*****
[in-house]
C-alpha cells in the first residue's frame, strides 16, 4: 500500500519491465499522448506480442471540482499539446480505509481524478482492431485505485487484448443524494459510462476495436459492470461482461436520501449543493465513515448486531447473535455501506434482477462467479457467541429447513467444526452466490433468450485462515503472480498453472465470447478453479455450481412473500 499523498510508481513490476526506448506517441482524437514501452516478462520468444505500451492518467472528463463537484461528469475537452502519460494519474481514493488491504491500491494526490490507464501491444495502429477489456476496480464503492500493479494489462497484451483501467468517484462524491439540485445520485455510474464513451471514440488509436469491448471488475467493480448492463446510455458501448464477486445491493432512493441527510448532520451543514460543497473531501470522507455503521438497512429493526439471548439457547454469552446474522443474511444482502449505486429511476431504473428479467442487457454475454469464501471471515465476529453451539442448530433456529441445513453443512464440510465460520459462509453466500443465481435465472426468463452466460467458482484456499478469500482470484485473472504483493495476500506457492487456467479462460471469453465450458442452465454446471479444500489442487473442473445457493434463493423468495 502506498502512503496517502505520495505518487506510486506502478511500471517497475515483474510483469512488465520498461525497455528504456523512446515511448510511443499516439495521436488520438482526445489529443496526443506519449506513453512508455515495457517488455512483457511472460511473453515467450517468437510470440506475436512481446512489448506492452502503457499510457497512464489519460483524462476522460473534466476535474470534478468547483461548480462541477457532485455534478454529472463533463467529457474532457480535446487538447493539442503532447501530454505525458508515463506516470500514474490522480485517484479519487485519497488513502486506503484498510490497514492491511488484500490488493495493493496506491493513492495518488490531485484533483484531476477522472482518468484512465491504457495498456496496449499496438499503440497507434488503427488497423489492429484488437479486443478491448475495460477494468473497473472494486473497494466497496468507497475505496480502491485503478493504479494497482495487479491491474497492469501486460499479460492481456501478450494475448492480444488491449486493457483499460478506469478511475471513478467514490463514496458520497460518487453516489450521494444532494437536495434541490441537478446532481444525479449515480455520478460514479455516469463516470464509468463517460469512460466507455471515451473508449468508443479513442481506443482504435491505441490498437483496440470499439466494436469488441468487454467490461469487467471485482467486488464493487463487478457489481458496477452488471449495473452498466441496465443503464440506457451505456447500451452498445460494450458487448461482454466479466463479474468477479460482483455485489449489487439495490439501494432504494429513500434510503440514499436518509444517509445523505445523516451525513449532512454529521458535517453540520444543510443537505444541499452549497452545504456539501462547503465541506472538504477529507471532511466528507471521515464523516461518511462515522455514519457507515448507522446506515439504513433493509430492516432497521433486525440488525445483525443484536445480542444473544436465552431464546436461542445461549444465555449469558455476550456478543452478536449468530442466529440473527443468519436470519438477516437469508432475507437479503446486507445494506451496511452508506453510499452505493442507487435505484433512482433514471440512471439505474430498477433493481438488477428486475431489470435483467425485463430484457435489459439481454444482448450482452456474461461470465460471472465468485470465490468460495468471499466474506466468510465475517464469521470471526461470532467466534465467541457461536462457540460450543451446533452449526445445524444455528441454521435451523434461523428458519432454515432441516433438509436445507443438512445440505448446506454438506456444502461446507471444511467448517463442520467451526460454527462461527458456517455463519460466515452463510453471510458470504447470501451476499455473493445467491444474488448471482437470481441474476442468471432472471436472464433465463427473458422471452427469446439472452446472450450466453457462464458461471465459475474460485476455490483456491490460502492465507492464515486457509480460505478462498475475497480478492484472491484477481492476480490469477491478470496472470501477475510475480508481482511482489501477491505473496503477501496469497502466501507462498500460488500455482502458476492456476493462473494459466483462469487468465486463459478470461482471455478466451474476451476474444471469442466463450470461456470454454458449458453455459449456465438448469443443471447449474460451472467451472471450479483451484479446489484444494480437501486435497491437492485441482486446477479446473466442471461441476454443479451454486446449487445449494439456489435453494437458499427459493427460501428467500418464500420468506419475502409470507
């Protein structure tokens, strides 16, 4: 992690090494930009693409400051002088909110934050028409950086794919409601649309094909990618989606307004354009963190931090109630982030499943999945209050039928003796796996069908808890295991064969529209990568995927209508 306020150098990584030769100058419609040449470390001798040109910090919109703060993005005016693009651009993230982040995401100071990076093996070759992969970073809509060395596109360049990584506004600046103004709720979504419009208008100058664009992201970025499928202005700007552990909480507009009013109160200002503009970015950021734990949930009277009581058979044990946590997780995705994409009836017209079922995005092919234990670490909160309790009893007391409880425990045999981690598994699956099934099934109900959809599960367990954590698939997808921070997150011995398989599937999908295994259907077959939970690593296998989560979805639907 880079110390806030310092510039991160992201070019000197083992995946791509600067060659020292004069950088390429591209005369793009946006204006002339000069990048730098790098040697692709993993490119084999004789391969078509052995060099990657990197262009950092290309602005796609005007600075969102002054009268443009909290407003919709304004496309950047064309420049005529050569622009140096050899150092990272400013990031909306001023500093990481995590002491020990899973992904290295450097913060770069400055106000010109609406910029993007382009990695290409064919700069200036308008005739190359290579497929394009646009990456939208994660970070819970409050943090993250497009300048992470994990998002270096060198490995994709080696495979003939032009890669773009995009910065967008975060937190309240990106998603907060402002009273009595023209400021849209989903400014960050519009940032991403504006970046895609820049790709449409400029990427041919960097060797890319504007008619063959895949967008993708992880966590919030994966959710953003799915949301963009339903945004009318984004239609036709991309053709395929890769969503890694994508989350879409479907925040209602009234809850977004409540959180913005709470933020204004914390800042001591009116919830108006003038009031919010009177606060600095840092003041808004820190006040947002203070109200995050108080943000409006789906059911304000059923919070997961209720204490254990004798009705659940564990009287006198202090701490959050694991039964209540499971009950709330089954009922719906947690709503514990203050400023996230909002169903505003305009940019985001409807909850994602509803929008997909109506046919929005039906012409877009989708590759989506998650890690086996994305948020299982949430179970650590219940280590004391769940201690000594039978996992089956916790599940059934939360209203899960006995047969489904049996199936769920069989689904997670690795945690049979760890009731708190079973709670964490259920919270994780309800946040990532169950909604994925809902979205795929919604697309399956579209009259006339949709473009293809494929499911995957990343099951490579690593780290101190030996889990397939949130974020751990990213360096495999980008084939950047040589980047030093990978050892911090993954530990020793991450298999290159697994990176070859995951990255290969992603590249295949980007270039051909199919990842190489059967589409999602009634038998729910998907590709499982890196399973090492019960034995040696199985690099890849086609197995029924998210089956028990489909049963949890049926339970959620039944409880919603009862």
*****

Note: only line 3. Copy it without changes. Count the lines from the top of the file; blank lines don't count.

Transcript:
């Protein structure tokens, strides 16, 4: 992690090494930009693409400051002088909110934050028409950086794919409601649309094909990618989606307004354009963190931090109630982030499943999945209050039928003796796996069908808890295991064969529209990568995927209508 306020150098990584030769100058419609040449470390001798040109910090919109703060993005005016693009651009993230982040995401100071990076093996070759992969970073809509060395596109360049990584506004600046103004709720979504419009208008100058664009992201970025499928202005700007552990909480507009009013109160200002503009970015950021734990949930009277009581058979044990946590997780995705994409009836017209079922995005092919234990670490909160309790009893007391409880425990045999981690598994699956099934099934109900959809599960367990954590698939997808921070997150011995398989599937999908295994259907077959939970690593296998989560979805639907 880079110390806030310092510039991160992201070019000197083992995946791509600067060659020292004069950088390429591209005369793009946006204006002339000069990048730098790098040697692709993993490119084999004789391969078509052995060099990657990197262009950092290309602005796609005007600075969102002054009268443009909290407003919709304004496309950047064309420049005529050569622009140096050899150092990272400013990031909306001023500093990481995590002491020990899973992904290295450097913060770069400055106000010109609406910029993007382009990695290409064919700069200036308008005739190359290579497929394009646009990456939208994660970070819970409050943090993250497009300048992470994990998002270096060198490995994709080696495979003939032009890669773009995009910065967008975060937190309240990106998603907060402002009273009595023209400021849209989903400014960050519009940032991403504006970046895609820049790709449409400029990427041919960097060797890319504007008619063959895949967008993708992880966590919030994966959710953003799915949301963009339903945004009318984004239609036709991309053709395929890769969503890694994508989350879409479907925040209602009234809850977004409540959180913005709470933020204004914390800042001591009116919830108006003038009031919010009177606060600095840092003041808004820190006040947002203070109200995050108080943000409006789906059911304000059923919070997961209720204490254990004798009705659940564990009287006198202090701490959050694991039964209540499971009950709330089954009922719906947690709503514990203050400023996230909002169903505003305009940019985001409807909850994602509803929008997909109506046919929005039906012409877009989708590759989506998650890690086996994305948020299982949430179970650590219940280590004391769940201690000594039978996992089956916790599940059934939360209203899960006995047969489904049996199936769920069989689904997670690795945690049979760890009731708190079973709670964490259920919270994780309800946040990532169950909604994925809902979205795929919604697309399956579209009259006339949709473009293809494929499911995957990343099951490579690593780290101190030996889990397939949130974020751990990213360096495999980008084939950047040589980047030093990978050892911090993954530990020793991450298999290159697994990176070859995951990255290969992603590249295949980007270039051909199919990842190489059967589409999602009634038998729910998907590709499982890196399973090492019960034995040696199985690099890849086609197995029924998210089956028990489909049963949890049926339970959620039944409880919603009862």